For the last ten years, the Stage One Technology team has passionately and diligently cared for every millisecond, and the critical safety systems helping to protect the competitors and spectators of the FIA World Rally Championship.

This ten year adventure has taken us around the world many times, meeting incredible people, experiencing new and interesting cultures and sampling a diverse array of foods. Our Ops Director, Kevin Chaffey often selects the first thing on the menu he can't pronounce. Not all of us are so brave, John Renny, our longest serving Stage Technician simply refuses to eat anything green!

It's been a roller-coaster of contrasts, great highs and huge lows, rain, snow, sweltering sun, -30 in Sweden, and +50 in Greece, ludicrously high budgets in the early days, followed by some horrendous lean periods where it was a struggle to find any way to keep going.

But one thing has remained constant throughout. The unwavering dependability of a truly extraordinary team of people. These guys have put up with periods of sharing rooms at the Flee-Pit-Inn, sometimes sleeping in the bath in order to escape the nuclear-strength snoring of their colleague. They've endured almost hypothermia levels of discomfort loyally refusing to let the team down and swap their leaking team-kit for an alternative waterproof coat. They've remained professional, decent and honorable, and have maintained loyalty to the very last millisecond of their responsibilities on the WRC, which occurred just a few minutes ago, as I write this.

It's easy to churn out a corporate thanks to people in these circumstances, but there is no way I could do justice in writing to the level of respect and pride I have towards our team. The World Rally Championship has been in such great hands for a decade, and we are all extremely proud to have been a part of it, and to have been honoured with the enormous responsibility accompanying the job.

I want to pay tribute to David Richards, and Apax, who had the original vision which evolved WRC ten years ago when they invested an enormous amount of money into stabilising, and standardising the timing and safety tracking for the WRC. It was as vital as it was expensive.

I want to thank the wonderful people we've worked with over the years, and for the overwhelming support we've received from every corner of the sport. In Rally Spain this weekend, every ten minute walk has turned into an hour, as person after wonderful person stopped me to express their disbelief, astonishment, but mostly their gratitude and praise for our brilliant people. Thank you so much to all of our colleagues for the last ten years - you know who you are.

But, as I'm sure you can tell, mostly I'm just so proud of every member of my team. We've done incredible things together. We've respected the enormity and challenge of what we've been asked to do, but have not made a big fuss about it - you've all just got on with the job, quietly and professionally. You've covered yourselves in glory this weekend, seemingly working even harder than you normally do in order to ensure that our last one was a really good one! And it was.

Ten years is a long time in motor sport. And its a very long time to hold a solid contract. We've stood the test of time for a reason: all of you. Over the years, I've always been able to rely on your support, and I've always known you wouldn't let me down. This made it far easier for me to secure ongoing support for our services, and I'm just so sorry I wasn't able to secure another extension.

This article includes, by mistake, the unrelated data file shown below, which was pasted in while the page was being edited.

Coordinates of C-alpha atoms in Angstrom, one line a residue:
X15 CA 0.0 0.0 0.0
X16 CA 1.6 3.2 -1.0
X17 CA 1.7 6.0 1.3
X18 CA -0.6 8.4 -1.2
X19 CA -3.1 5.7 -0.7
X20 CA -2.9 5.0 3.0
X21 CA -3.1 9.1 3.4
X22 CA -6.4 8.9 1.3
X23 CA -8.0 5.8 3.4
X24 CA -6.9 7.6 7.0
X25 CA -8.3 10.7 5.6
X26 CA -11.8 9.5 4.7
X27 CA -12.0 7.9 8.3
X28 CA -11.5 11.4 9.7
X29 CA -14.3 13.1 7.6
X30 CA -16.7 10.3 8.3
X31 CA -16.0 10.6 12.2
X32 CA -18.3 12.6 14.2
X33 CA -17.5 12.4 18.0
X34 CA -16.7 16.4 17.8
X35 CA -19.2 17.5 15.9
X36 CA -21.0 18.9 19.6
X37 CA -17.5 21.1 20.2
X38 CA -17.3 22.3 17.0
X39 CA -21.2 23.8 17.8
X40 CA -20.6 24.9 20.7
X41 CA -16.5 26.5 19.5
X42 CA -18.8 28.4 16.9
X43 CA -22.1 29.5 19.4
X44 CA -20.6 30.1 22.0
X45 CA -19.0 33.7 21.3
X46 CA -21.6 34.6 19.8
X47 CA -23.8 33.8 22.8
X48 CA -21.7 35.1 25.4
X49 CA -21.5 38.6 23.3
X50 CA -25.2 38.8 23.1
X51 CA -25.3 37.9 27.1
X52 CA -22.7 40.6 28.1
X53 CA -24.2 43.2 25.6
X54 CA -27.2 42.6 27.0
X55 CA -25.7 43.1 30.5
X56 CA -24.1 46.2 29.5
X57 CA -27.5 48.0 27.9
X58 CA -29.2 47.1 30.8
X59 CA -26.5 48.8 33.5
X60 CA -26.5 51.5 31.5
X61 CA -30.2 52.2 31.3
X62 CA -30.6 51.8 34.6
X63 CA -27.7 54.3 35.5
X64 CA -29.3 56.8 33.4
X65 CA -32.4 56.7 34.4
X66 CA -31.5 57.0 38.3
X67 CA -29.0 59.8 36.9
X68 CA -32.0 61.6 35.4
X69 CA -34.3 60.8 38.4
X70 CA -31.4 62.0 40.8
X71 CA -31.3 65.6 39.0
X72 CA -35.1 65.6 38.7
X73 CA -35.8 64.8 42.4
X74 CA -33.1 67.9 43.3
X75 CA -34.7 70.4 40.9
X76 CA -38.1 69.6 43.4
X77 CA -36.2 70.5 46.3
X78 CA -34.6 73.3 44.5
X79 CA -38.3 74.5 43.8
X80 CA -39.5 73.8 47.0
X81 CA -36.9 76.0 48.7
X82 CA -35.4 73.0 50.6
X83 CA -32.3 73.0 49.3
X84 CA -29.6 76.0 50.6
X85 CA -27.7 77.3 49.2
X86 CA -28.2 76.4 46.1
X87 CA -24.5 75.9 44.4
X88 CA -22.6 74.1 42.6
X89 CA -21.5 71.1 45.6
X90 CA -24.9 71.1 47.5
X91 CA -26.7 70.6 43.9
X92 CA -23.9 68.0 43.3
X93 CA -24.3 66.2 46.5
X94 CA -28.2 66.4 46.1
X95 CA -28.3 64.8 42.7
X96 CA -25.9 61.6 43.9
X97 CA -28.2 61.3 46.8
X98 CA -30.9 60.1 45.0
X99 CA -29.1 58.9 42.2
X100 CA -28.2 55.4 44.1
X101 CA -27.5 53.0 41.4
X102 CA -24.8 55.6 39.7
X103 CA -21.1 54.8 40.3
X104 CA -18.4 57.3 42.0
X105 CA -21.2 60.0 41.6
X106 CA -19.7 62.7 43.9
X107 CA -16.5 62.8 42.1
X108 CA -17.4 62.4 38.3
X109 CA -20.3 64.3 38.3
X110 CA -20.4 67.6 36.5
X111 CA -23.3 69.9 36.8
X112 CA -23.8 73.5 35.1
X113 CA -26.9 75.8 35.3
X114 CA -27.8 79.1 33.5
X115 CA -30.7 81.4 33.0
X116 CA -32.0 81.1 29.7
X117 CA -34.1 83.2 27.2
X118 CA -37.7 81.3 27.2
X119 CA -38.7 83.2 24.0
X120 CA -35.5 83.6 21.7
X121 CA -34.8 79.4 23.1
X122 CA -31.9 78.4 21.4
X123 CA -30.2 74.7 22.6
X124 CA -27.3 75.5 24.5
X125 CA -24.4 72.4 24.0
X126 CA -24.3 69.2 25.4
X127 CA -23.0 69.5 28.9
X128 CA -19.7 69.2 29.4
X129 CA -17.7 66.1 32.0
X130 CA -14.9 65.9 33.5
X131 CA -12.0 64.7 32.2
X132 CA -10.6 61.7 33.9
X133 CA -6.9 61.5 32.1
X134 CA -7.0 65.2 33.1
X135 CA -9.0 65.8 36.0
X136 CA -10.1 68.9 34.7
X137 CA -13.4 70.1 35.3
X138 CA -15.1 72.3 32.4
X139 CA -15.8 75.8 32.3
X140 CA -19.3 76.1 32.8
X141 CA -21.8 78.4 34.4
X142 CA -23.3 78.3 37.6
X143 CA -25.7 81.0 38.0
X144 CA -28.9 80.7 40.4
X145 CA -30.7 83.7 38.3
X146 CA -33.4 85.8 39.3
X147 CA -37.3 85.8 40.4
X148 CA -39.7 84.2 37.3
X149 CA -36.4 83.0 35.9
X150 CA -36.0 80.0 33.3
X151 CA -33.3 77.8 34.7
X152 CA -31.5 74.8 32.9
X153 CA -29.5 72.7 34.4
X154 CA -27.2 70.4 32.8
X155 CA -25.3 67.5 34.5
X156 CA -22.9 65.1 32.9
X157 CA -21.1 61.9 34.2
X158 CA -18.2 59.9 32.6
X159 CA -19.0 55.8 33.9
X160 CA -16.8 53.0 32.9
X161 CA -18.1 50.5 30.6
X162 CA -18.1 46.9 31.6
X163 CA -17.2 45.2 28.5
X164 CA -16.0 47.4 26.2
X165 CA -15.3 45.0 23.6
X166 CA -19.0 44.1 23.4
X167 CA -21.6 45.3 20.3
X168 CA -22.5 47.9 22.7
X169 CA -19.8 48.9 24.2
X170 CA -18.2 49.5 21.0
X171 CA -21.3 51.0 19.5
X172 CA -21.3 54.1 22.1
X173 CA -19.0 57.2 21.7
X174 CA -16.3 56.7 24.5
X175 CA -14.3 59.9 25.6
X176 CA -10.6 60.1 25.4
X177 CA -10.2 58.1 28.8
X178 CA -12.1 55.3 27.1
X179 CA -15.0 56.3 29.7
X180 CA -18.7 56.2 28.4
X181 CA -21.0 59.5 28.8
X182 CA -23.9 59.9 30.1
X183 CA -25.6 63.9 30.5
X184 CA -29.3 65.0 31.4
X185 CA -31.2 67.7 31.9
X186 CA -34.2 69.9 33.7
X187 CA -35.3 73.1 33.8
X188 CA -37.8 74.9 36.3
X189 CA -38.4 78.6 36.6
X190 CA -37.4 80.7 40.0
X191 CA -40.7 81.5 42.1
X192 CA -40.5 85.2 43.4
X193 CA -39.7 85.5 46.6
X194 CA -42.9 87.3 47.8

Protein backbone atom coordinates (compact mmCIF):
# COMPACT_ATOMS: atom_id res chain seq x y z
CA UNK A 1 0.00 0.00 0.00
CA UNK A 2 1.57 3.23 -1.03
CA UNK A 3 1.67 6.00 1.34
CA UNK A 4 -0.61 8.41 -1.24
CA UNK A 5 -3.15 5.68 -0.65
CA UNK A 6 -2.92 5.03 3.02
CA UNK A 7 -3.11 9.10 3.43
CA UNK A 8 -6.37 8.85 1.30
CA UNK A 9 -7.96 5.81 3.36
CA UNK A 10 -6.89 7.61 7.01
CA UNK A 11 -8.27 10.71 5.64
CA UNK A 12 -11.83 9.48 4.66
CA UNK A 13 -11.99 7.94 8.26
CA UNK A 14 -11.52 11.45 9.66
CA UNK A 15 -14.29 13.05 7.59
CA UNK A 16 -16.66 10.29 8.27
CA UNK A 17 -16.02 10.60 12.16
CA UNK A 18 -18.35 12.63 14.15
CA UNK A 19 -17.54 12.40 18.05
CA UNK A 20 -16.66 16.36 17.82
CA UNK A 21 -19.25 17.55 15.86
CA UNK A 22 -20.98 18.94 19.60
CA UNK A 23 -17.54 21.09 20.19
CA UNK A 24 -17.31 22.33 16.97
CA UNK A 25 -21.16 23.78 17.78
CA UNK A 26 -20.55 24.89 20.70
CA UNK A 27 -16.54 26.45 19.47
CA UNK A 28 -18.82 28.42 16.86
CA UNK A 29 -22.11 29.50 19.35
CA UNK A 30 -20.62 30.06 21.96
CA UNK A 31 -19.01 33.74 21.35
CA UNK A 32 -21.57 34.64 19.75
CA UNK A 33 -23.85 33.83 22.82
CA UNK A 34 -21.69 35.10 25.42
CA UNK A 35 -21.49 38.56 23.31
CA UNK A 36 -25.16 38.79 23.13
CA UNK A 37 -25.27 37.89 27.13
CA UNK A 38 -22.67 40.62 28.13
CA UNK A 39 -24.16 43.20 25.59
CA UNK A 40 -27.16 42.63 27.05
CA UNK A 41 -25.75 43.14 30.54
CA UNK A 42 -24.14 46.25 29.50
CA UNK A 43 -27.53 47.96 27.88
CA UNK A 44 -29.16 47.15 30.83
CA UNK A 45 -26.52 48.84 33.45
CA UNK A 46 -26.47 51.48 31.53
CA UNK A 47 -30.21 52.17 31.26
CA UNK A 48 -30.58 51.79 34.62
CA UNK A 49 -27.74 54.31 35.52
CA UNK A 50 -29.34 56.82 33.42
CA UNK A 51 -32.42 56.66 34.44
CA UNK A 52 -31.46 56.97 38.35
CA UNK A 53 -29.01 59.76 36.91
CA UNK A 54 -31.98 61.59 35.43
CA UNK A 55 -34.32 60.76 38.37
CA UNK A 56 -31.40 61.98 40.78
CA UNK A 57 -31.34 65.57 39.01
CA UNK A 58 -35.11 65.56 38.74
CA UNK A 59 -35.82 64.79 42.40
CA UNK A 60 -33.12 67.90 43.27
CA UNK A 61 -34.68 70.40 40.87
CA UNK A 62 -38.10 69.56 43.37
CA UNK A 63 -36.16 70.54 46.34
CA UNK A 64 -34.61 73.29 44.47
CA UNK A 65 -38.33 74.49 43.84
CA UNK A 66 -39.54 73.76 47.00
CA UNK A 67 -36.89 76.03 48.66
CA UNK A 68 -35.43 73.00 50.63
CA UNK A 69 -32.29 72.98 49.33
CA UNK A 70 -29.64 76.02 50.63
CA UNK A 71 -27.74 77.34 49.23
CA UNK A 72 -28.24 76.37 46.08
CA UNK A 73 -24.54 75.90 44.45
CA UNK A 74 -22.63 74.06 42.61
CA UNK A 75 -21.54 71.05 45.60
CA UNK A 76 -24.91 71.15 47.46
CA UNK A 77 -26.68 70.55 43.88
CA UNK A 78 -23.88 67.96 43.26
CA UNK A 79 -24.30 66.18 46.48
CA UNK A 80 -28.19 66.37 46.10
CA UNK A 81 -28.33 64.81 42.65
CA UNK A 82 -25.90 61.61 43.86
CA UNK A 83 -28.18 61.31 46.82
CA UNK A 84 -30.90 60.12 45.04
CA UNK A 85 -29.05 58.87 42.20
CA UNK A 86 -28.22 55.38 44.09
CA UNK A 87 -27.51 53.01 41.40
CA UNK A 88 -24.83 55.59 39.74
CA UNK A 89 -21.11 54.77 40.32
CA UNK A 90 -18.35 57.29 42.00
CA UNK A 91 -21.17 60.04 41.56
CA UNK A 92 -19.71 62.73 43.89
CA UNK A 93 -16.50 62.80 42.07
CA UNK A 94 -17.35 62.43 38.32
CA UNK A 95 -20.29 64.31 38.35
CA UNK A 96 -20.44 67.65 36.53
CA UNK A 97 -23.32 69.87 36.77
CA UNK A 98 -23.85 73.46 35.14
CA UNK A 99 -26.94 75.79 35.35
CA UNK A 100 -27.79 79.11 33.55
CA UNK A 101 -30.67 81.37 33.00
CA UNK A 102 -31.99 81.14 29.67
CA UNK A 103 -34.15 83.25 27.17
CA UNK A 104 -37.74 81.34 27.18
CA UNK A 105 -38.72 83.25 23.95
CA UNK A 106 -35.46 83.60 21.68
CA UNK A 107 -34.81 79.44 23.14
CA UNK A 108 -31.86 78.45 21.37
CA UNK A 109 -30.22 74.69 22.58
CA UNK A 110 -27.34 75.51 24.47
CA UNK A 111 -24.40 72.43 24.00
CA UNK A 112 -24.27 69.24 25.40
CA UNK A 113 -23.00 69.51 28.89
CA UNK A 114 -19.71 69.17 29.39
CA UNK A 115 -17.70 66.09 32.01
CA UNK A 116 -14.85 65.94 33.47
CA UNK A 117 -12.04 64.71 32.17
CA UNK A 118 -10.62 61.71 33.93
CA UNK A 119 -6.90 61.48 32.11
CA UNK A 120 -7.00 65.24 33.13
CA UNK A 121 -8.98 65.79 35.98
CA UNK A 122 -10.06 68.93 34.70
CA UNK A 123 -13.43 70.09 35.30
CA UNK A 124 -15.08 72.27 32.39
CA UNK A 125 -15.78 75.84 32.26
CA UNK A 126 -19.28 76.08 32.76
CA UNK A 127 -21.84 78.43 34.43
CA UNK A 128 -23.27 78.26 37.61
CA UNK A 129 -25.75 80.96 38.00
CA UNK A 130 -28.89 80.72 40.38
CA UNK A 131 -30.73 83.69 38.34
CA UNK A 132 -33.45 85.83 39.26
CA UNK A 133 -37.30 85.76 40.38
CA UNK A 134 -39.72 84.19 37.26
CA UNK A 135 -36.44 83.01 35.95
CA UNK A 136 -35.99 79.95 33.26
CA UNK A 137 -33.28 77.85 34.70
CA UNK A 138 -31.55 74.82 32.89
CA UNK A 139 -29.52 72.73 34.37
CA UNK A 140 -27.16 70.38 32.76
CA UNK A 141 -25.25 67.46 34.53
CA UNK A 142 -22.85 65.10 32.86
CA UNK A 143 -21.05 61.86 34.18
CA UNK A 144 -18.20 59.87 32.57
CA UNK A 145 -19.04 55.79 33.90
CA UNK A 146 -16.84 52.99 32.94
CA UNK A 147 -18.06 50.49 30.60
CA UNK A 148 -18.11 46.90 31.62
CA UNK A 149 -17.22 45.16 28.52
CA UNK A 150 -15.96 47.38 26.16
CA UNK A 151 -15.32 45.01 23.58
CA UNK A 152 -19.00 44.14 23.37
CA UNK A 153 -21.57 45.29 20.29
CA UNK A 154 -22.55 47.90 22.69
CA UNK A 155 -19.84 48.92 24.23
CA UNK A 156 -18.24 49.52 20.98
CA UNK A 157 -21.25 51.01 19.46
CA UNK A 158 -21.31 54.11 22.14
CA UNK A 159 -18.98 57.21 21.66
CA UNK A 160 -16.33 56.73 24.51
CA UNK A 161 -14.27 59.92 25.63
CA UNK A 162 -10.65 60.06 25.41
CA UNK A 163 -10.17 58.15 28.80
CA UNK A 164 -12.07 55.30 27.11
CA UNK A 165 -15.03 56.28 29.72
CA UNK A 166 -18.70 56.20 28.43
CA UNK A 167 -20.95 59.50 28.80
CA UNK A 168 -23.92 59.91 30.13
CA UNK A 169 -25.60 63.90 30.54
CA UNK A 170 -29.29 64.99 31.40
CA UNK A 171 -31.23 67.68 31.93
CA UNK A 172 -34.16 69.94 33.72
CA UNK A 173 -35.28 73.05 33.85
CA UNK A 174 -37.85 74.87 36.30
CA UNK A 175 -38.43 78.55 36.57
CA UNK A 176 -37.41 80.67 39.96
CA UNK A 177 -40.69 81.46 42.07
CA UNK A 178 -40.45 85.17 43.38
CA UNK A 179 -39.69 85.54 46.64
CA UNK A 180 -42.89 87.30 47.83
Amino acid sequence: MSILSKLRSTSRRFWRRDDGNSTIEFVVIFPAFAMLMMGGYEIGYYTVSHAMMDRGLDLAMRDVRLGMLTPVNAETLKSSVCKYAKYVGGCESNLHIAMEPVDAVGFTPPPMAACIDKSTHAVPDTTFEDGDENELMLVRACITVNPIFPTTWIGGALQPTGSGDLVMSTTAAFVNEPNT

But here we are, at the end of 10 years, and our WRC story comes to a close.

Every member of the team, including those who have worked with us over the years in the good times and the more challenging times, can all feel extremely proud. We've dramatically improved the safety of the WRC over the last ten years. We haven't missed a single time. We haven't delayed an event, or even a single time control in ten years. I'm not saying that nothing has ever gone wrong, but our obsessive focus on fail-safes, procedures and backups, supported by super-human hard work at times, has meant that we've always made sure the integrity of the sport remains intact, and nobody gets hurt.

Ten years. That's incredible. We can now hand the baton over and take a deep breath. The sleepless nights, the anal attention to every conceivable possible risk and potential problem. The quadruple-checking of every parameter, every local legality, every operational risk, every proposed regulation change, every last-minute request, every regional difference, unique organiser requirement, etc, etc. You've handled them all, you've dealt with them all, and you can finally breath a long sigh and let someone else worry about it all!

We wish our successor good luck for the future. They have huge shoes to fill, and for the sake of the WRC, the event organisers, teams, competitors and fans, we sincerely hope they take this responsibility as seriously as we have.

To the WRC, I thank you for a great experience, an enriching journey and some hard but valuable life-lessons. For some wonderful friendships, and some irreplaceable memories.

We now look towards the future, and are already in talks with some very interesting opportunities.

But to my team. I'm so incredibly proud of you all. Thank you for your support and trust, and for somehow making me look good for a decade. Congratulations and well done on a stunning job.

Now let's go and have a beer!